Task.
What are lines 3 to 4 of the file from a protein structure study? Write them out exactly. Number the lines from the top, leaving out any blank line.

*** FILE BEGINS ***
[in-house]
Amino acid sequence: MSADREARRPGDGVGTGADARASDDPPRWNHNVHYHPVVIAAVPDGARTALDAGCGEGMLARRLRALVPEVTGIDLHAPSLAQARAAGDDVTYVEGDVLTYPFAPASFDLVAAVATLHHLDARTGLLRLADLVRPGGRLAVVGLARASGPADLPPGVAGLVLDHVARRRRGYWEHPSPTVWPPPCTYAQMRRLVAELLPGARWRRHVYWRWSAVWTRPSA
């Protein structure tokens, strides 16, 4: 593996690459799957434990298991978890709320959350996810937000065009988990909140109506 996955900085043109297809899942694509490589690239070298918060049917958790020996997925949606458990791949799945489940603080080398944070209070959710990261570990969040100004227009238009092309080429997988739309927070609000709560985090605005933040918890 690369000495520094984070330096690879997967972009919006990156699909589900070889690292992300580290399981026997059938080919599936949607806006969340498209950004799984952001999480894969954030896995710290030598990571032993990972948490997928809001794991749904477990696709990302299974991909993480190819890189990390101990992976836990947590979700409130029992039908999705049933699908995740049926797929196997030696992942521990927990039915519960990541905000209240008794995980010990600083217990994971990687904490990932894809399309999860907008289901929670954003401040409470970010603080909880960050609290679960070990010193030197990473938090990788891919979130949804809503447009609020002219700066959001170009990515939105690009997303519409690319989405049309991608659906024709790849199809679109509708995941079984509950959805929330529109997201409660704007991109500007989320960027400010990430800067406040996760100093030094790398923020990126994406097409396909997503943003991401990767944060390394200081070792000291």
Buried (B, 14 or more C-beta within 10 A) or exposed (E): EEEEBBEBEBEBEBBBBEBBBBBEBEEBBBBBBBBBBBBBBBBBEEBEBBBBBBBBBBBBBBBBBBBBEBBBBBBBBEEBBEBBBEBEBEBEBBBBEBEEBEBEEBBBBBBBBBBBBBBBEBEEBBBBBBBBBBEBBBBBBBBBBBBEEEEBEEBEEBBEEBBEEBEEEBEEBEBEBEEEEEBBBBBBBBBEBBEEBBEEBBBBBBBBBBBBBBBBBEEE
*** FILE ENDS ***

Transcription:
């Protein structure tokens, strides 16, 4: 593996690459799957434990298991978890709320959350996810937000065009988990909140109506 996955900085043109297809899942694509490589690239070298918060049917958790020996997925949606458990791949799945489940603080080398944070209070959710990261570990969040100004227009238009092309080429997988739309927070609000709560985090605005933040918890 690369000495520094984070330096690879997967972009919006990156699909589900070889690292992300580290399981026997059938080919599936949607806006969340498209950004799984952001999480894969954030896995710290030598990571032993990972948490997928809001794991749904477990696709990302299974991909993480190819890189990390101990992976836990947590979700409130029992039908999705049933699908995740049926797929196997030696992942521990927990039915519960990541905000209240008794995980010990600083217990994971990687904490990932894809399309999860907008289901929670954003401040409470970010603080909880960050609290679960070990010193030197990473938090990788891919979130949804809503447009609020002219700066959001170009990515939105690009997303519409690319989405049309991608659906024709790849199809679109509708995941079984509950959805929330529109997201409660704007991109500007989320960027400010990430800067406040996760100093030094790398923020990126994406097409396909997503943003991401990767944060390394200081070792000291």
Buried (B, 14 or more C-beta within 10 A) or exposed (E): EEEEBBEBEBEBEBBBBEBBBBBEBEEBBBBBBBBBBBBBBBBBEEBEBBBBBBBBBBBBBBBBBBBBEBBBBBBBBEEBBEBBBEBEBEBEBBBBEBEEBEBEEBBBBBBBBBBBBBBBEBEEBBBBBBBBBBEBBBBBBBBBBBBEEEEBEEBEEBBEEBBEEBEEEBEEBEBEBEEEEEBBBBBBBBBEBBEEBBEEBBBBBBBBBBBBBBBBBEEE